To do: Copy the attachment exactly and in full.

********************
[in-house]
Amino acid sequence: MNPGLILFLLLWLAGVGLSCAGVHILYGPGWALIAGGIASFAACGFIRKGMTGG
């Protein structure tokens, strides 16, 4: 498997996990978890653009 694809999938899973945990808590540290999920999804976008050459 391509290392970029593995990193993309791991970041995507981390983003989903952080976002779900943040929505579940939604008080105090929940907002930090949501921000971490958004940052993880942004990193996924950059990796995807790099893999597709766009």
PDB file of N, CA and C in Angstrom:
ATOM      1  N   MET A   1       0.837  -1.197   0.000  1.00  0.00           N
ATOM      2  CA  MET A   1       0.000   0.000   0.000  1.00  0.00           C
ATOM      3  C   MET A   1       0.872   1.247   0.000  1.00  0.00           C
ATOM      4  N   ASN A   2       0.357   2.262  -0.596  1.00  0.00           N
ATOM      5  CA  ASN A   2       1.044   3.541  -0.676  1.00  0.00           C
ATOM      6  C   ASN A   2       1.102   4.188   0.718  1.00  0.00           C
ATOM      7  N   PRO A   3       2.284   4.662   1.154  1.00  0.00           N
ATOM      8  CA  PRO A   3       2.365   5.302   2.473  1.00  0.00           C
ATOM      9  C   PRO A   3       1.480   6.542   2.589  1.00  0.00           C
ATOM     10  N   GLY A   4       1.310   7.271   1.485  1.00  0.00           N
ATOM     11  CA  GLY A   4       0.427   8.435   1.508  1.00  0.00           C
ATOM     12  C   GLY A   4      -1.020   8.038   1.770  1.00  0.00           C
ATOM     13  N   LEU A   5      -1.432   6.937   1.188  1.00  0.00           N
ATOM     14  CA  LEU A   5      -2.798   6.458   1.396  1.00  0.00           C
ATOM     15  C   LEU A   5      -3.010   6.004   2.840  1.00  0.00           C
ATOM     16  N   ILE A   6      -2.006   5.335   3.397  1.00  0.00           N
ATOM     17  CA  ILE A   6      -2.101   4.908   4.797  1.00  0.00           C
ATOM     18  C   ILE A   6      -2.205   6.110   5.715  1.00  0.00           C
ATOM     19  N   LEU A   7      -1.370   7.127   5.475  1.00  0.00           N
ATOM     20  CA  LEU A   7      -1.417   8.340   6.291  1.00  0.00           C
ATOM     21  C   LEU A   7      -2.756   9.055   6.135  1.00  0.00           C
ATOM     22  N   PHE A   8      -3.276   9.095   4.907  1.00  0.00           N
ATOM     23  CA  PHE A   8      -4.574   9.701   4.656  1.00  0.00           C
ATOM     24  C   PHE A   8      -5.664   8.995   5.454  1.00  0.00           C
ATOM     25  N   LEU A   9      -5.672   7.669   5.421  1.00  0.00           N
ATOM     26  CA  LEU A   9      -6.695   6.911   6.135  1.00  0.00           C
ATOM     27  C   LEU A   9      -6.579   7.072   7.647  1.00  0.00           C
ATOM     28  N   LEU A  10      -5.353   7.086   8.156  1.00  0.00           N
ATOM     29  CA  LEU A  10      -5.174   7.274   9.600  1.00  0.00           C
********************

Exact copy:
[in-house]
Amino acid sequence: MNPGLILFLLLWLAGVGLSCAGVHILYGPGWALIAGGIASFAACGFIRKGMTGG
């Protein structure tokens, strides 16, 4: 498997996990978890653009 694809999938899973945990808590540290999920999804976008050459 391509290392970029593995990193993309791991970041995507981390983003989903952080976002779900943040929505579940939604008080105090929940907002930090949501921000971490958004940052993880942004990193996924950059990796995807790099893999597709766009």
PDB file of N, CA and C in Angstrom:
ATOM      1  N   MET A   1       0.837  -1.197   0.000  1.00  0.00           N
ATOM      2  CA  MET A   1       0.000   0.000   0.000  1.00  0.00           C
ATOM      3  C   MET A   1       0.872   1.247   0.000  1.00  0.00           C
ATOM      4  N   ASN A   2       0.357   2.262  -0.596  1.00  0.00           N
ATOM      5  CA  ASN A   2       1.044   3.541  -0.676  1.00  0.00           C
ATOM      6  C   ASN A   2       1.102   4.188   0.718  1.00  0.00           C
ATOM      7  N   PRO A   3       2.284   4.662   1.154  1.00  0.00           N
ATOM      8  CA  PRO A   3       2.365   5.302   2.473  1.00  0.00           C
ATOM      9  C   PRO A   3       1.480   6.542   2.589  1.00  0.00           C
ATOM     10  N   GLY A   4       1.310   7.271   1.485  1.00  0.00           N
ATOM     11  CA  GLY A   4       0.427   8.435   1.508  1.00  0.00           C
ATOM     12  C   GLY A   4      -1.020   8.038   1.770  1.00  0.00           C
ATOM     13  N   LEU A   5      -1.432   6.937   1.188  1.00  0.00           N
ATOM     14  CA  LEU A   5      -2.798   6.458   1.396  1.00  0.00           C
ATOM     15  C   LEU A   5      -3.010   6.004   2.840  1.00  0.00           C
ATOM     16  N   ILE A   6      -2.006   5.335   3.397  1.00  0.00           N
ATOM     17  CA  ILE A   6      -2.101   4.908   4.797  1.00  0.00           C
ATOM     18  C   ILE A   6      -2.205   6.110   5.715  1.00  0.00           C
ATOM     19  N   LEU A   7      -1.370   7.127   5.475  1.00  0.00           N
ATOM     20  CA  LEU A   7      -1.417   8.340   6.291  1.00  0.00           C
ATOM     21  C   LEU A   7      -2.756   9.055   6.135  1.00  0.00           C
ATOM     22  N   PHE A   8      -3.276   9.095   4.907  1.00  0.00           N
ATOM     23  CA  PHE A   8      -4.574   9.701   4.656  1.00  0.00           C
ATOM     24  C   PHE A   8      -5.664   8.995   5.454  1.00  0.00           C
ATOM     25  N   LEU A   9      -5.672   7.669   5.421  1.00  0.00           N
ATOM     26  CA  LEU A   9      -6.695   6.911   6.135  1.00  0.00           C
ATOM     27  C   LEU A   9      -6.579   7.072   7.647  1.00  0.00           C
ATOM     28  N   LEU A  10      -5.353   7.086   8.156  1.00  0.00           N
ATOM     29  CA  LEU A  10      -5.174   7.274   9.600  1.00  0.00           C